In the Armenian Church traditions, Sergius, or Sarkis, was venerated as a Christian general in the Roman army. He was martyred with his son, Martyros, for witnessing to their faith in Christ. The feast is preceded by three-day fasting where most abstain of food and water.

Robert Lentz's 1994 icon of Saints Sergius and Bacchus

The close friendship between the two is strongly emphasized in their hagiographies and traditions, making them one of the most famous examples of paired saints; the scholar John Boswell considers them to be the most influential set of such an archetype, more so than even Peter and Paul.[11][12] In his Same-Sex Unions in Premodern Europe, Boswell further argues that Sergius and Bacchus' relationship can be understood as having a romantic dimension, noting that the oldest text of their martyrology describes them as erastai, which can be translated as "lovers".[13] He suggested that the two were even united in a rite known as adelphopoiesis or "brother-making", which he argued was a type of early Christian same-sex union or blessing, reinforcing his view of tolerant early Christian attitudes toward homosexuality.[13] Boswell's methodology and conclusions have been disputed by many historians.[6][14][15][16][17][18][19]

Regardless, in the wake of Boswell's work, Sergius and Bacchus have become popularly venerated in the gay Christian community.[20][21] A 1994 icon of Sergius and Bacchus by the gay Franciscan iconographer Robert Lentz, first displayed at Chicago's Gay Pride Parade, has become a popular gay symbol.[22]


Saints Sergius and Bacchus as the guardians of Saint Justina of Padua by Michael Damaskinos

The Passion of Sergius and Bacchus has been dismissed as an unreliable historical source. It has been dated to mid-5th century and there is no evidence for the cult of Sergius and Bacchus before 425, over a century after they are said to have died. There is no evidence for Sergius and Bacchus's schola gentilium having been used by Galerius or any other emperor before Constantine I, given that the persecution of Christians had begun in the army considerably before the 4th century.[6] Christopher Walter considers Sergius analogous to Saint George, "whose historicity is accepted, even if nothing genuine about his life is known." He accepts that information in the passion is accurate.[23] Italian scholar Pio Franchi de Cavalieri has put forth that The Passion of Sergius and Bacchus was based on an earlier lost passion of Juventinus and Maximinus, two saints martyred under Emperor Julian the Apostate in 363. He noted especially that the punishment of being paraded around in women's clothes reflected the treatment of Christian soldiers by Julian.[24]


  1. ^ a b Shahîd, Irfan (1995). Byzantium and the Arabs in the Sixth Century. Dumbarton Oaks. p. 202. ISBN 9780884022848.
  2. ^ الشهيدان سركيس وباخوس، مطرانية حلب للسريان الأرثوذكس، 30 نوفمبر 2011.
  3. ^ Palmer Monk And Mason On The Tigris Frontier.
  4. ^
  5. ^ "القدّيسان سرجيوس وباخوس العظيمان في الشهداء". Antioch. Retrieved 2023-09-16.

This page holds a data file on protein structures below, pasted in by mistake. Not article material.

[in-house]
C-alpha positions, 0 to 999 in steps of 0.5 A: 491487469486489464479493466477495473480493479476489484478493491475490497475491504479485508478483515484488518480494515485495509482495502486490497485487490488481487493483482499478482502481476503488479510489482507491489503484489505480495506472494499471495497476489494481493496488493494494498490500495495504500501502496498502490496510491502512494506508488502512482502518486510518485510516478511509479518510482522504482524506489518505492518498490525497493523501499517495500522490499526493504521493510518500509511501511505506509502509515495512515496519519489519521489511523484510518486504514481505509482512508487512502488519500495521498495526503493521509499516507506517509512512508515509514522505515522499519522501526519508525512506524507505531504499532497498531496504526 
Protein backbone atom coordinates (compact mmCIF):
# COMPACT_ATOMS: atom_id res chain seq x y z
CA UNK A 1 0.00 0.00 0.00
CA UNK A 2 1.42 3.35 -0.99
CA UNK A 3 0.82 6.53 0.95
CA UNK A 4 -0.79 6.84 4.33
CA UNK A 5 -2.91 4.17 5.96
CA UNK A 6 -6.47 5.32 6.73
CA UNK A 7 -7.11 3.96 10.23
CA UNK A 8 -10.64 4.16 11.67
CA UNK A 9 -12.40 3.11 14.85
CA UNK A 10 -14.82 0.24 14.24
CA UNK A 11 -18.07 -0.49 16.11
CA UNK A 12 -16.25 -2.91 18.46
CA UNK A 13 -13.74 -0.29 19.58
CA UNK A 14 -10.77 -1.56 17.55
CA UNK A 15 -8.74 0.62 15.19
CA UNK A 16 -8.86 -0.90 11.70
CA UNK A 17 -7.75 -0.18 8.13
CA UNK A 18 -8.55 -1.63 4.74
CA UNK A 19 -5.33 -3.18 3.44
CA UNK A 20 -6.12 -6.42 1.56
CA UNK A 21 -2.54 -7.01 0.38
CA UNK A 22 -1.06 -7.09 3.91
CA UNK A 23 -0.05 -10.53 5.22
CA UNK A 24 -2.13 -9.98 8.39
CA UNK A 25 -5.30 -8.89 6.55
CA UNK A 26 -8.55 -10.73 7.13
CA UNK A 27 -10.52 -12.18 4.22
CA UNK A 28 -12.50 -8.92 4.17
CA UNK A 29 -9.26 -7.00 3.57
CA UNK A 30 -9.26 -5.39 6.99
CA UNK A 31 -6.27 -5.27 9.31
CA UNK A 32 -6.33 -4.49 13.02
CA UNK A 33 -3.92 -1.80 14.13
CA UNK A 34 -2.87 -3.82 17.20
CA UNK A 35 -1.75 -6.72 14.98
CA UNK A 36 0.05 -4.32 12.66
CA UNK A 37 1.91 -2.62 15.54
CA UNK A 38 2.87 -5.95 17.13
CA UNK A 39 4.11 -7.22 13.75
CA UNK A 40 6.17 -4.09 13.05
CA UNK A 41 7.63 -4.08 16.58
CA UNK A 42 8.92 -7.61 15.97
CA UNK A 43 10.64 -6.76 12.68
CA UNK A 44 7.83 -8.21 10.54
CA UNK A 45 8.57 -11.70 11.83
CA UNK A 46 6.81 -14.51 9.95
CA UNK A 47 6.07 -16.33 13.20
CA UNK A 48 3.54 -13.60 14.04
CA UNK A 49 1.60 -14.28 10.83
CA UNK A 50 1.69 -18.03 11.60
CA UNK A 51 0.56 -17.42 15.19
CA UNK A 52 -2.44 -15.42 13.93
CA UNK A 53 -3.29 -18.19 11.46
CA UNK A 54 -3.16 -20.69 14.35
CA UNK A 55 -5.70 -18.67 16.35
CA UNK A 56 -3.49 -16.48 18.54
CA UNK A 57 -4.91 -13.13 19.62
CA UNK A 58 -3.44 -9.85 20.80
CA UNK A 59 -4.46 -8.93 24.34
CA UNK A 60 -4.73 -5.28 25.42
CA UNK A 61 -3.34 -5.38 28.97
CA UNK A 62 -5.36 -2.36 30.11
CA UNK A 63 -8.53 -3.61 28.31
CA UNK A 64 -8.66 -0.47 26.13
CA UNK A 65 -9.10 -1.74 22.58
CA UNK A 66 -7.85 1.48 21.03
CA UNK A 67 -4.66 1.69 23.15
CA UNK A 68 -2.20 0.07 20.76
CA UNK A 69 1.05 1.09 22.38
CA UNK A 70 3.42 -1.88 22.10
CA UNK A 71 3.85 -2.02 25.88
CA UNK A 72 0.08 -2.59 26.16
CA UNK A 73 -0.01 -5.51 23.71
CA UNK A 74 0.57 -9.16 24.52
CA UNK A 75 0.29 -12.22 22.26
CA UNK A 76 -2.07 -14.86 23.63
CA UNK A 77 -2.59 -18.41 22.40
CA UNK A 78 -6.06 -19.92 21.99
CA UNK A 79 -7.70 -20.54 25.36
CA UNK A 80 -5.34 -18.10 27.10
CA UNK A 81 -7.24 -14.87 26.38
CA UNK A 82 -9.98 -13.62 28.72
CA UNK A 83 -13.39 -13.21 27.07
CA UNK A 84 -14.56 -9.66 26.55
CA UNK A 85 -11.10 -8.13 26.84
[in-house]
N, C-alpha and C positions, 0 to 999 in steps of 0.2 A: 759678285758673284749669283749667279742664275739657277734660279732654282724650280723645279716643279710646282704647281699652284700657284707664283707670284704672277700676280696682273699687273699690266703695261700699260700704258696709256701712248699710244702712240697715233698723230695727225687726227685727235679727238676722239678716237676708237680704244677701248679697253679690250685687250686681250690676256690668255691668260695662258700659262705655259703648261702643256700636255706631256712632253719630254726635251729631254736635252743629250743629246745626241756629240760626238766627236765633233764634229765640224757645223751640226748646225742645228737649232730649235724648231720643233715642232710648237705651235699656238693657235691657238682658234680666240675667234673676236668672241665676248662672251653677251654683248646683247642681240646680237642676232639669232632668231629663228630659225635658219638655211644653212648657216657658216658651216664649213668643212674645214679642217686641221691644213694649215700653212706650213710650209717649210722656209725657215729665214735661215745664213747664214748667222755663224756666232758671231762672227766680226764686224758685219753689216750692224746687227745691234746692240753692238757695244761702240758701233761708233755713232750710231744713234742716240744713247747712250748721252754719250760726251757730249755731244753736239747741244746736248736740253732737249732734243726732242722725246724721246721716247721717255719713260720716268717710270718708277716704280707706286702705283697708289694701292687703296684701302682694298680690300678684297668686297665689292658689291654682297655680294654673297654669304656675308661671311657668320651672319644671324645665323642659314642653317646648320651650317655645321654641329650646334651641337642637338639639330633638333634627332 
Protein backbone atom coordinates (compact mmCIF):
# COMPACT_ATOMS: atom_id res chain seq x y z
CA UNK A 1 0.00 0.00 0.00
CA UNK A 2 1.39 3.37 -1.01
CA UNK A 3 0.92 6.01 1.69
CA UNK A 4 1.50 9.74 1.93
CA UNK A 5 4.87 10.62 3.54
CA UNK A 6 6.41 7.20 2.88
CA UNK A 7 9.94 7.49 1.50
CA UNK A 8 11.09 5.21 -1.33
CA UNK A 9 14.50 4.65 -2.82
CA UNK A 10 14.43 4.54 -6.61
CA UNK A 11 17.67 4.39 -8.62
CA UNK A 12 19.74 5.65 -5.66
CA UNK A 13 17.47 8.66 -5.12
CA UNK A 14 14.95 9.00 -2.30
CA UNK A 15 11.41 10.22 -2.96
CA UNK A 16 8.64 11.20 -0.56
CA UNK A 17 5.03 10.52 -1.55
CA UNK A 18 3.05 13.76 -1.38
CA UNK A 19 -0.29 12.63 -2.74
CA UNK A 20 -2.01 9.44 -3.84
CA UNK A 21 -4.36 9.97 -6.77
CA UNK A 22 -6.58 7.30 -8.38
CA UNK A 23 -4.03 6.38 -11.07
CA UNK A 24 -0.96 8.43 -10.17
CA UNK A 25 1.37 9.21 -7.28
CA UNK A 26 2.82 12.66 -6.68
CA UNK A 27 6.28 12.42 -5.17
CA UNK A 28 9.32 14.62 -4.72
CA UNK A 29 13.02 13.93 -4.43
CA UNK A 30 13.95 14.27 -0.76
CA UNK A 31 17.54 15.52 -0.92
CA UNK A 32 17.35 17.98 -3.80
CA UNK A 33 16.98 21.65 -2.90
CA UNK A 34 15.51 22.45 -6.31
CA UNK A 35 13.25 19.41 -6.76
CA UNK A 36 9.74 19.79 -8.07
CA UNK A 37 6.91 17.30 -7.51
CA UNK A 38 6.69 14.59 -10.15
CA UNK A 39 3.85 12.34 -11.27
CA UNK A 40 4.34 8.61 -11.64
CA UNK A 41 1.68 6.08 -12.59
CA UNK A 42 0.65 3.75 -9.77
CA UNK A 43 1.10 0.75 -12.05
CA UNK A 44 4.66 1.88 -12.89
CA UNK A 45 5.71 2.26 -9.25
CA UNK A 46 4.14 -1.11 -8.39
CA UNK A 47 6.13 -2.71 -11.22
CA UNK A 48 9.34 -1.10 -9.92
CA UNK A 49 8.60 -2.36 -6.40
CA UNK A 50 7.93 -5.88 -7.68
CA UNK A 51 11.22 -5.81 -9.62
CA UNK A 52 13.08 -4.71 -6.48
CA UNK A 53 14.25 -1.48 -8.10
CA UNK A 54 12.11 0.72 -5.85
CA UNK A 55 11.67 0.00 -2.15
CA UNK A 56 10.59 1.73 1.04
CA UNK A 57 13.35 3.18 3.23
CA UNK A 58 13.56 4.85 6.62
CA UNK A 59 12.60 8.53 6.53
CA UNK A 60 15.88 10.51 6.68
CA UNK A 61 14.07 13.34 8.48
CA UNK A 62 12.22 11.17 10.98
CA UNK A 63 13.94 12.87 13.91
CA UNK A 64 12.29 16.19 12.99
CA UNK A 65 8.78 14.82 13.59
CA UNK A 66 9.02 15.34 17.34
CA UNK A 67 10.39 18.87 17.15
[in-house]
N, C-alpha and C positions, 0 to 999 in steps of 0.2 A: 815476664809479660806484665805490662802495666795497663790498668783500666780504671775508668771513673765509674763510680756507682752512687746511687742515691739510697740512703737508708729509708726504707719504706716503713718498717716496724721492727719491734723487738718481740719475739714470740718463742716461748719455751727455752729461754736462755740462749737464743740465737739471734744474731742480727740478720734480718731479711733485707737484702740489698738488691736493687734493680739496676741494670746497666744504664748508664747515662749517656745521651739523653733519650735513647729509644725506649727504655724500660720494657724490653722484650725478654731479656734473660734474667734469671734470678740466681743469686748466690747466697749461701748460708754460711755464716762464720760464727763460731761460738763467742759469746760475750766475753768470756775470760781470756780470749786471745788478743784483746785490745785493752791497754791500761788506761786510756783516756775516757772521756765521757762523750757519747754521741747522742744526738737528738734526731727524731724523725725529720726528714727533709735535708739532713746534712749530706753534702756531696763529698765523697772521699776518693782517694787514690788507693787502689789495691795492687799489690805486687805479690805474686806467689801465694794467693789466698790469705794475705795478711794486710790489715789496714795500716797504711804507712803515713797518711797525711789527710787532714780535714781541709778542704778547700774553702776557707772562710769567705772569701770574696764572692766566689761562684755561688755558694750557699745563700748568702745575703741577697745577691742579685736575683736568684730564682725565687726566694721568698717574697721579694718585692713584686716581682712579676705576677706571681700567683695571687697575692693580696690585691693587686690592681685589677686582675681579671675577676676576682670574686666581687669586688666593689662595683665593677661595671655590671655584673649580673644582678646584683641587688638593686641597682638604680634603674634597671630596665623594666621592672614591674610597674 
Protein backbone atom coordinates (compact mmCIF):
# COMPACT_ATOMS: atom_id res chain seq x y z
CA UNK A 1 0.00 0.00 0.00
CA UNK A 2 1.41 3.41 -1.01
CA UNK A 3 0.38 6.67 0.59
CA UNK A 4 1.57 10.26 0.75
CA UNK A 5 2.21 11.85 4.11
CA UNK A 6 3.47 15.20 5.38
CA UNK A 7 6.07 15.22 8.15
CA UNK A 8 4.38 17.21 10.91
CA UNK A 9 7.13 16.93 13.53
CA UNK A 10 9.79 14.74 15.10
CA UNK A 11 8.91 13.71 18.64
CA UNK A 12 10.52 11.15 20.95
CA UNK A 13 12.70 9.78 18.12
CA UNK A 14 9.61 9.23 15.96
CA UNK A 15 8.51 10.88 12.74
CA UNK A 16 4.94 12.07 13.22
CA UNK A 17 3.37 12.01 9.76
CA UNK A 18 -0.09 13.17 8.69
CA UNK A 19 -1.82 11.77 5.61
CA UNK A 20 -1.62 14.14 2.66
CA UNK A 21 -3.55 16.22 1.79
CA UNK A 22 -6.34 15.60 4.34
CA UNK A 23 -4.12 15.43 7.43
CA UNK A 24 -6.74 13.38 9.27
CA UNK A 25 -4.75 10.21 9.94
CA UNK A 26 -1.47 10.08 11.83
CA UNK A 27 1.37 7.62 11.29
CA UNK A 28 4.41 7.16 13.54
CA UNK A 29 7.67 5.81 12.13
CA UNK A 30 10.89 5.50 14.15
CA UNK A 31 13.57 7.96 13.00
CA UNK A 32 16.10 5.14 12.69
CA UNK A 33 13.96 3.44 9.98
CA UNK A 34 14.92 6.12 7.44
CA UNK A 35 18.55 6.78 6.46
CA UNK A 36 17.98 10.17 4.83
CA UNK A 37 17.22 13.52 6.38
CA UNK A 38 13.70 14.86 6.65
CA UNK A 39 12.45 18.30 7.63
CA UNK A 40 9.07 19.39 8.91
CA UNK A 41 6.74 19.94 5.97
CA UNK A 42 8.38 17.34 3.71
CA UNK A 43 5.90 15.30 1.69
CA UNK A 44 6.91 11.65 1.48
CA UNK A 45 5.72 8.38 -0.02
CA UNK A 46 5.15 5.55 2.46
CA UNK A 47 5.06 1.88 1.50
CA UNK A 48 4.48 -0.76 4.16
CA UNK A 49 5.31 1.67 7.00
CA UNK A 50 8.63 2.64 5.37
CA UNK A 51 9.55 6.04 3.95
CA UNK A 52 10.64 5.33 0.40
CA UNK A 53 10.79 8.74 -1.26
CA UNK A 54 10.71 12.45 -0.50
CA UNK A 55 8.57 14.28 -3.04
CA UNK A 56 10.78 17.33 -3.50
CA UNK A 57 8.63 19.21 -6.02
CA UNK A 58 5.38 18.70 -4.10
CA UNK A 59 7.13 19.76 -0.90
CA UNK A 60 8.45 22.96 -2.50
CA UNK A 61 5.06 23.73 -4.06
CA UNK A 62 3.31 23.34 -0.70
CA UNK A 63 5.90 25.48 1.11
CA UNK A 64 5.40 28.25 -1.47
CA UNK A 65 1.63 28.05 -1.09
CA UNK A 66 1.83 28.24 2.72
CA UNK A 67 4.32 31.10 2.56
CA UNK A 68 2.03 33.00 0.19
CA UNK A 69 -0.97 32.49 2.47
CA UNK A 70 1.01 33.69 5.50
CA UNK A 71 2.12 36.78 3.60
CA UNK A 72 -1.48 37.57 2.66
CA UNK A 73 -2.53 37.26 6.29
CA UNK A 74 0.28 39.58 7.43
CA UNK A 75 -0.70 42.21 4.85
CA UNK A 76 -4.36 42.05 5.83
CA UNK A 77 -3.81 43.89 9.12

6. ^ a b c d e Woods, David (2000). "The Origin of the Cult of SS. Sergius and Bacchus". From The Military Martyrs. Retrieved June 25, 2009.
  7. ^ "Sergius and Bacchus". From the Catholic Encyclopedia. Retrieved June 16, 2014.
  8. ^ Boswell, p. 155
  9. ^ Martyrologium Romanum, Libreria Editrice Vaticana, 2001, p. 528.
  10. ^ Freely, John (2000). Blue Guide Istanbul. W. W. Norton & Company. p. 137. ISBN 0-393-32014-6.
  11. ^ Boswell, p. 146. "By far the most influential set of paired saints was Serge and Bacchus."
  12. ^ Boswell, p. 195. "The archetypes invoked, like Peter and Paul or Serge and Bacchus, were not in fact brothers, either biologically or through legal arrangement. It may be doubted whether Peter and Paul were in any sense a couple, but Serge and Bacchus, the most commonly cited archetypes, certainly were, and under the influence of the same cultural predilection that created a pair from the single St. Theodore, it is easy to imagine that Peter and Paul were coupled in the popular imagination."
  13. ^ a b Boswell, p. 154.
  14. ^ Young, Robin Darling (November 1994). "Gay Marriage: Reimagining Church History". First Things. 47: 43–48. Retrieved June 25, 2009.
  15. ^ Shaw, Brent (July 1994). "A Groom of One's Own?". The New Republic: 43–48. Archived from the original on May 7, 2006. Retrieved June 25, 2009.
  16. ^ Christopher Walter, review of Elizabeth Key-Fowden, The Barbarian Plain: Saint Sergius between Rome and Iran in Revue des études byzantines, 59-60:p. 279
  17. ^ Albrecht Classet, Marilyn Sandidge, Friendship in the Middle Ages and Early Modern Age, p. 209
  18. ^ Fowden, Elizabeth Key (1999). The Barbarian Plain: Saint Sergius Between Rome and Iran. University of California Press. p. 9 and note. ISBN 0520216857.
  19. ^ Jordan, Mark D. (2005). Blessing Same-Sex Unions: The Perils of Queer Romance and the Confusions of Christian Marriage. University of Chicago Press. p. 134. ISBN 0-226-41033-1.
  20. ^ Jordan, Mark D. (2005). Blessing Same-Sex Unions: The Perils of Queer Romance and the Confusions of Christian Marriage. University of Chicago Press. pp. 135–136. ISBN 0-226-41033-1.
  21. ^ Jestice, Phyllis G. (2004). Holy People of the World: A Cross-Cultural Encyclopedia, Volume 3. ABC-CLIO. p. 781. ISBN 1-57607-355-6.
  22. ^ O'Neill, Dennis (2010). Passionate Holiness: Marginalized Christian Devotions for Distinctive Peoples. Trafford Publishing. p. 82f. ISBN 978-1426925054.
  23. ^ Christopher Walter, The Warrior Saints in Byzantine Art and Tradition (Routledge, 2003), pp. 149–150.
  24. ^ Pio Franchi de' Cavalieri, Scritti agiografici, Volume I (1893–1900)


  • Attwater, Donald and Catherine Rachel John. The Penguin Dictionary of Saints. 3rd edition. New York: Penguin Books, 1993. ISBN 0-14-051312-4.
  • E. Key Fowden, The Barbarian Plain: Saint Sergius between Rome and Iran, The Transformation of the Classical Heritage 28 (Berkeley, 1999).
  • D. Woods, 'The Emperor Julian and the Passion of Sergius and Bacchus', Journal of Early Christian Studies 5 (1997), 335–67.
  • Boswell, John. Same-Sex Unions in Premodern Europe New York: Villard Books, 1994. ISBN 0-679-43228-0.